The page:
Corporate Coaching and consultation
What is coaching? When to Opt for Mentoring Program
Coaching is a professional relationship that helps people produce extraordinary results in their lives, careers, businesses or organizations, helping them tobridge the gap between where they are now and where they want to be. Coaches partner with their clients to design the life they want, bring out their clients’ own brilliance and resources so that they can achieve excellence and create purposeful, extraordinary lives. By creating clarity, coaching moves the client into action, accelerating their progress by providing greater focus and awareness of all the possibilities which exist to create fulfilling lives.
ILCT founder Patrick Williams described coaching as
“a powerful, human relationship where trained coaches assist people to design their future rather than help them get over their past . . . coaches aid clients in creating visions and goals for ALL aspects of their lives and in creating multiple strategies to support achieving those goals. Coaches recognize the brilliance of each client and their personal power to discover their own solutions when provided with support, accountability, and unconditional, positive regard.”
— Therapist as Life Coach, 2007
According to the International Coach Federation
Coaches honor the client as the expert in his or her life and work and believe every client is creative, resourceful and whole. Standing on this foundation, the coach’s responsibility is to:
- Discover, clarify, and align with what the client wants to achieve
- Encourage client self-discovery
- Elicit client-generated solutions and strategies
- Hold the client responsible and accountable
This process helps clients dramatically improve their outlook on work and life, while improving their leadership skills and unlocking their potential.
Where did the concept of coaching originate?
Historically, there have always been “coaches” of some sort in society. It might have been the town priest, the shaman, an elder (grandfather, uncle) or some other mentor relationship. Prior to the evolution of the coach training programs, coaching was a term primarily used in the arts (voice coaches, drama coaches), athletics, and the corporate world. Many executives hired outside consultants as coaches or mentors to give them an outside and unbiased view of their business life and get help with their personal life as well.
Now coaching is seen as both valuable and convenient to the general public for assistance in “total life coaching.” Due to the “formal” training available to prospective coaches who come from a variety of disciplines and work experience, the general public can now find a personal coach who is well trained to assist them in achieving their big goals and desires in their personal or their professional life.
What is the philosophy behind coaching?
The underlying philosophy behind coaching is that we humans have immeasurable resources of energy, wisdom, ability and genius waiting to be set in motion. We can create the life we want faster and more easily by partnering with a coach who helps us utilize these resources to facilitate change and realize our potential.
Many of the early psychological theories (Adler, Jung, Ellis) and current theories such as Positive Psychology and the “solution focused” therapies are antecedents to modern day coaching. Instead of pathology as the main focus, these theories focus on behavior change through increased awareness and choices for desired future results and solutions to current problems in living, with the individual as the creator and artist of his or her life.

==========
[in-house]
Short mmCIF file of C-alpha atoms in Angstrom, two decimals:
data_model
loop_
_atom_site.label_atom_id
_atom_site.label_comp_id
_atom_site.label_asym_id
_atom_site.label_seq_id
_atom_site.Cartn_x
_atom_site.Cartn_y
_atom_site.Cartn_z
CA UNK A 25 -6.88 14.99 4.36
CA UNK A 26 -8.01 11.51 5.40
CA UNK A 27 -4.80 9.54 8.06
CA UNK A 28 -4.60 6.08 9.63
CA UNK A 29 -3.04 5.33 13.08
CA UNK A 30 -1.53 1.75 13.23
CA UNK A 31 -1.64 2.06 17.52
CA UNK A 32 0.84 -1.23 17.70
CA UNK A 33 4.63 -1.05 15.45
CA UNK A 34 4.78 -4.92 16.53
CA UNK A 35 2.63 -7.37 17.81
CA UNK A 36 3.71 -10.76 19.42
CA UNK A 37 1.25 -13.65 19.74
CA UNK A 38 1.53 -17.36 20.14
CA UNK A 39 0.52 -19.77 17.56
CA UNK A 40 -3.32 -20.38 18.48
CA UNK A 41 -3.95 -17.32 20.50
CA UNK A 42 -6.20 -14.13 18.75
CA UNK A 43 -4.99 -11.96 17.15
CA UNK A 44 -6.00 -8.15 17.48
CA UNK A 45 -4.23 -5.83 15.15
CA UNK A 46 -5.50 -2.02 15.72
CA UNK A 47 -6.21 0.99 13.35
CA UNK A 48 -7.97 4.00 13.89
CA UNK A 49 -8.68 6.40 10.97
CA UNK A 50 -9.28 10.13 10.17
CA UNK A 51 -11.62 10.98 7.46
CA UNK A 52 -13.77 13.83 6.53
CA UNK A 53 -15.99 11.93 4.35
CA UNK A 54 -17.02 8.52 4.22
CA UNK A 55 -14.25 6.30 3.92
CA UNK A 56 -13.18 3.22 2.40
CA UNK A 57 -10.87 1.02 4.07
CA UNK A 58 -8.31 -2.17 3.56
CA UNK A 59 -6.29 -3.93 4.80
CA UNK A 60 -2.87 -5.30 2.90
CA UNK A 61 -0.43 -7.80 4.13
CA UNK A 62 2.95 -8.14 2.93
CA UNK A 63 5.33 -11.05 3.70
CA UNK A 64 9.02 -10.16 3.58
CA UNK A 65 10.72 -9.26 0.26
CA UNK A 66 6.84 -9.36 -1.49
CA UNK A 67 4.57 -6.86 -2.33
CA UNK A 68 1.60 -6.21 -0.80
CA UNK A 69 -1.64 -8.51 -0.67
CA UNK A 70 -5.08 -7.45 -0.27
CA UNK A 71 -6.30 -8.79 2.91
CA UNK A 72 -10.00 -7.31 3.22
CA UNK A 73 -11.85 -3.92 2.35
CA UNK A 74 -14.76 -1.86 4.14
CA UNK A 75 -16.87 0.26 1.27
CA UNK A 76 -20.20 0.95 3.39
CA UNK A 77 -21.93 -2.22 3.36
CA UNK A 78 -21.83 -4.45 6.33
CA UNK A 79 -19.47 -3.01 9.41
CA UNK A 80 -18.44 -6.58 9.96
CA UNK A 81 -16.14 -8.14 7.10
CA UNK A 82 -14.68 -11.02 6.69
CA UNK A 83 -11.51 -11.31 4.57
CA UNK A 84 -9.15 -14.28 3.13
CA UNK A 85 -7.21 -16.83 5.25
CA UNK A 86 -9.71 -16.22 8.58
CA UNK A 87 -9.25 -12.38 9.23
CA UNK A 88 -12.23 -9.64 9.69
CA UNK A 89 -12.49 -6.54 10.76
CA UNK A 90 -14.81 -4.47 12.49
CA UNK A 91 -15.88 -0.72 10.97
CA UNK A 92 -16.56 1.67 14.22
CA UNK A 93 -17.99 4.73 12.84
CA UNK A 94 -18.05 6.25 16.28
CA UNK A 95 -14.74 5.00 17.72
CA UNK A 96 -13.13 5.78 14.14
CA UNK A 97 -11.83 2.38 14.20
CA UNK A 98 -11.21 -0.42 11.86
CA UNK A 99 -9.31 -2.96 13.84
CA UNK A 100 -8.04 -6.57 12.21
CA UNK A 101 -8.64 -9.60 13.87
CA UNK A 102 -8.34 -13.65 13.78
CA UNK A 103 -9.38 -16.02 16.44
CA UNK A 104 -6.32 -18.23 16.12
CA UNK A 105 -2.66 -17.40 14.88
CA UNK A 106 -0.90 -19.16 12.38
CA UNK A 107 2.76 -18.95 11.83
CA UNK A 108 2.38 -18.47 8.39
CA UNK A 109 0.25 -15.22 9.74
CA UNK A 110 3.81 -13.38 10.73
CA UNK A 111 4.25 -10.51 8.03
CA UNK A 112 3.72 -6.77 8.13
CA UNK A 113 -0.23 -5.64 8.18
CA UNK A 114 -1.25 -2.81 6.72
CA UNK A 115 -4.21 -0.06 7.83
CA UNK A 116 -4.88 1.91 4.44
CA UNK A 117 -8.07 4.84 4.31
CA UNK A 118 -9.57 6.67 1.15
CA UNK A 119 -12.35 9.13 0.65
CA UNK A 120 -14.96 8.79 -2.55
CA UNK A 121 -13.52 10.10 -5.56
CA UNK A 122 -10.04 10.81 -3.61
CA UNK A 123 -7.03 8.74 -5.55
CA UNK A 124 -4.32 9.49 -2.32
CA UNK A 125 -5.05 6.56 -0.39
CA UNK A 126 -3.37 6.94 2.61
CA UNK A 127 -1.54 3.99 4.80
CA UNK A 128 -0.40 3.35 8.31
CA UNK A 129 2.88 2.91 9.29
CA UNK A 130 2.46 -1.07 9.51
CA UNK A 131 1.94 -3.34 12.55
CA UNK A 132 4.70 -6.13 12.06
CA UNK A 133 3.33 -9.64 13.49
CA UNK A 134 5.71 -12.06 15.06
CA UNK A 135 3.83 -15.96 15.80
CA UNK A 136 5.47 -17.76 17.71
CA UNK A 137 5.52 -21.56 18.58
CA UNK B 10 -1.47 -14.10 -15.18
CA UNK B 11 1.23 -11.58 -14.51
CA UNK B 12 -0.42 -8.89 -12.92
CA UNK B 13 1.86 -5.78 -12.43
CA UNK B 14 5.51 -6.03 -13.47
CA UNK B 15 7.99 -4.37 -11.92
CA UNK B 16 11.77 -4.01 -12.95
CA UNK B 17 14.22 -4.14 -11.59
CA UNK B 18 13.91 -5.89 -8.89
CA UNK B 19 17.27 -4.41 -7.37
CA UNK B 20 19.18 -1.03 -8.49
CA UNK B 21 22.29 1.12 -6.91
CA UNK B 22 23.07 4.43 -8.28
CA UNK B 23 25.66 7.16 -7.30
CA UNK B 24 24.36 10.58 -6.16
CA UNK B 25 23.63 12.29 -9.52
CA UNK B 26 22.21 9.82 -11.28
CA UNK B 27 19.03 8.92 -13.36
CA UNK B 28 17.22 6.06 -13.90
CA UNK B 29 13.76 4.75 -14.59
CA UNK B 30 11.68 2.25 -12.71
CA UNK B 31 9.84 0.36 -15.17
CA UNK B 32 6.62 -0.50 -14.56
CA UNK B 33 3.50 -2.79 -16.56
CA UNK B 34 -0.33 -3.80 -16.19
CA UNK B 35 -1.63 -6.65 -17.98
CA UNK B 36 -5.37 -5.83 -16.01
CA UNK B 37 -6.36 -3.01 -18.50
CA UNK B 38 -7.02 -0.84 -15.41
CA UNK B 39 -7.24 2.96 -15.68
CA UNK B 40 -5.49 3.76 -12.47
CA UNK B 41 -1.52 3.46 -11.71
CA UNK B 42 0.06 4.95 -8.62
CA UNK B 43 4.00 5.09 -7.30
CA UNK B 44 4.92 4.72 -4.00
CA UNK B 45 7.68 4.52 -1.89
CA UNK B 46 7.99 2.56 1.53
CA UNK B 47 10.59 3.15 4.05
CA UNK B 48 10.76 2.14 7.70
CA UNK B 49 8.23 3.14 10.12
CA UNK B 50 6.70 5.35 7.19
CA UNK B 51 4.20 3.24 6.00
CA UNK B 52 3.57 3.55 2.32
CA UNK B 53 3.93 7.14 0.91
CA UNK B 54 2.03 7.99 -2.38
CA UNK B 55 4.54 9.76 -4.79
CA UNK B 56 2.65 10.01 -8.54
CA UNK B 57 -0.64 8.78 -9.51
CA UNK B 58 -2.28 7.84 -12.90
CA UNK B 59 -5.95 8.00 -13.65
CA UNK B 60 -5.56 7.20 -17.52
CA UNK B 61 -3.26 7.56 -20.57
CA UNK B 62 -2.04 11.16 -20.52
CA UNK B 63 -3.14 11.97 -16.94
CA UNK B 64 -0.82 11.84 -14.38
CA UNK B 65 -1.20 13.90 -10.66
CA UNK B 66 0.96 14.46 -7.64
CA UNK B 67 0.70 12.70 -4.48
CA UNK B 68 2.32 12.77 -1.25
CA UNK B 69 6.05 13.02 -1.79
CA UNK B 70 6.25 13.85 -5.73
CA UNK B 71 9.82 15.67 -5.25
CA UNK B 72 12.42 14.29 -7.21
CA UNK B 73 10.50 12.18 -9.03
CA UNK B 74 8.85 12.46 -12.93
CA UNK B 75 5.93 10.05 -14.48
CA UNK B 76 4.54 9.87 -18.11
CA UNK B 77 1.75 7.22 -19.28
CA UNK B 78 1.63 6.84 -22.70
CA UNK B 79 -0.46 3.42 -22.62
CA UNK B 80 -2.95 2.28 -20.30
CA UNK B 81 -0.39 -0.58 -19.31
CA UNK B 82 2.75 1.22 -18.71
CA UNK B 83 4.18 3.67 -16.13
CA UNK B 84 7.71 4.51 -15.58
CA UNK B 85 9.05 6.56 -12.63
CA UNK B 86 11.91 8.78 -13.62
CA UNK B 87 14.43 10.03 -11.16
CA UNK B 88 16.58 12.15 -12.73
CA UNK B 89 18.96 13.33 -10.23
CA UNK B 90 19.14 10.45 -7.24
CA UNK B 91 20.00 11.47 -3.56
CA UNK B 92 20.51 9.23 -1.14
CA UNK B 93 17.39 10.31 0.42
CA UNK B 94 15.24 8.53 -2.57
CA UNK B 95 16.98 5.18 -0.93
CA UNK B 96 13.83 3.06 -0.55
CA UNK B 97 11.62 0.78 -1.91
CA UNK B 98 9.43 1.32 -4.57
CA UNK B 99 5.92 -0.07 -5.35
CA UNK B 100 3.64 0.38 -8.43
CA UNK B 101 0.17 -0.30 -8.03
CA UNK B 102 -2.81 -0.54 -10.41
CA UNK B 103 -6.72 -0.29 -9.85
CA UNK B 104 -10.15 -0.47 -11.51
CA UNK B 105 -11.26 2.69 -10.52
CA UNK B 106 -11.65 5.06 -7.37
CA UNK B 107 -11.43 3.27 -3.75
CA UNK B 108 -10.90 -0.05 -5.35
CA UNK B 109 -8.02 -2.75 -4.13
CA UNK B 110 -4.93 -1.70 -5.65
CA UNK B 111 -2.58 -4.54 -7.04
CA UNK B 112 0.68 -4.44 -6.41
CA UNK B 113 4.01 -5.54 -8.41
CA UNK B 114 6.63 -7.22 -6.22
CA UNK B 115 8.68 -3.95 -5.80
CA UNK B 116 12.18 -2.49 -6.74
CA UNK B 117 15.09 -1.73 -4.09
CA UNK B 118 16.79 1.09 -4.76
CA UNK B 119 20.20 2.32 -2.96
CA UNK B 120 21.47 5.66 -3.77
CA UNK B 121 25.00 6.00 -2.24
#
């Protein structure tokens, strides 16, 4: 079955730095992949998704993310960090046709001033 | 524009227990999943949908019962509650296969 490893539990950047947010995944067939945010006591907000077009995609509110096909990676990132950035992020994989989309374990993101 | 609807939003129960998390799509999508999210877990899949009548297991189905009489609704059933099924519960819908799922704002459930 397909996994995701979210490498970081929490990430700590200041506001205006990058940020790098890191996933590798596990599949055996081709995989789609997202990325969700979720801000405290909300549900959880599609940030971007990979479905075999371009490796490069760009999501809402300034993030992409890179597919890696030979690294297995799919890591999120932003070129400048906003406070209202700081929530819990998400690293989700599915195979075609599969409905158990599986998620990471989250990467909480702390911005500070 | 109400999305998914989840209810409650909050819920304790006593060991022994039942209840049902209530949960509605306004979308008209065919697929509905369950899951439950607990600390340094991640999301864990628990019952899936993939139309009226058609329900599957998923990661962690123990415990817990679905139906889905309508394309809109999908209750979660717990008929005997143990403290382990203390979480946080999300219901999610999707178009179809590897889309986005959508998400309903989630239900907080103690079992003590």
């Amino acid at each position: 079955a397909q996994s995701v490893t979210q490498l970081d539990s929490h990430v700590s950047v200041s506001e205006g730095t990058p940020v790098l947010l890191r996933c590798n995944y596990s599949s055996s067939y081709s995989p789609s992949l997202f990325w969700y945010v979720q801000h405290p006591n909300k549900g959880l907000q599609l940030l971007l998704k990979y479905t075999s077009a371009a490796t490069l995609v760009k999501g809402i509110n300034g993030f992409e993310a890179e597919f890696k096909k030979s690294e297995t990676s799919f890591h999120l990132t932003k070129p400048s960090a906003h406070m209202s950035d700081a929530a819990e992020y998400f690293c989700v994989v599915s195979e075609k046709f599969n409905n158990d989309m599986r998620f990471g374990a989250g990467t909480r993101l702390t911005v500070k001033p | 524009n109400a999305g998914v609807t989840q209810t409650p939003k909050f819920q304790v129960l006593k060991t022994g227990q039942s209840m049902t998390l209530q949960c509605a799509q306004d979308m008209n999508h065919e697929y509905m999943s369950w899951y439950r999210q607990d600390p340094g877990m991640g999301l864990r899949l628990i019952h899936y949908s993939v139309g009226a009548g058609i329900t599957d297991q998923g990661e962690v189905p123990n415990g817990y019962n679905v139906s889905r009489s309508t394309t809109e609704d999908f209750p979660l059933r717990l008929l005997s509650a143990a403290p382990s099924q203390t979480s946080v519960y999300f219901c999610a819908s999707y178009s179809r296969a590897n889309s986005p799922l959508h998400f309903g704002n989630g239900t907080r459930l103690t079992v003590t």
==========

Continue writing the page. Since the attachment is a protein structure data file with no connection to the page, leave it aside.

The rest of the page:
How does coaching differ from therapy and other helping professions?
Professional coaches know the importance of identifying the characteristics and ethical considerations which differentiate coaching from consulting, therapy, mentoring, counseling, or even friendship and support group membership.
While coaching and therapy share some similarities, psychotherapy often focuses on the impact the past has on the present, on healing psychological dysfunction, and on relieving emotional pain. The therapist is considered to be the expert, the one with answers about what is right for the client.
Coaching focuses on the present and future, the client’s strengths, life purpose and goals, working with clients to create possibilities to enrich their life. Based on the belief that all individuals are whole, capable individuals, coaching assumes the client is expert, able to determine what is best for their lives and the coach works along with them to maximize their personal and professional potentials, to close the gaps to create extraordinary lives.
To learn more about the differences, download ILCT founder Dr. Patrick Williams’ article Borderline: Understanding the relationship between therapy and coaching.
Why has the industry attained such record growth?
We are in a time when the field and practice of coaching is both growing and evolving. The demand for coaching came into being when stressed out executives started seeking help in coping with their professional and personal lives. In addition, as companies started downsizing and outplacing, and baby boomers started turning 50, coaches were hired to ease traumatic transitions and to help people get back on track. Since then the profession of coaching has continued to grow and expand. Why? Quite simply, because it works!
A 2014 Global Coaching Client Study conducted on behalf of the International Coach Federation found that of those individuals who had received coaching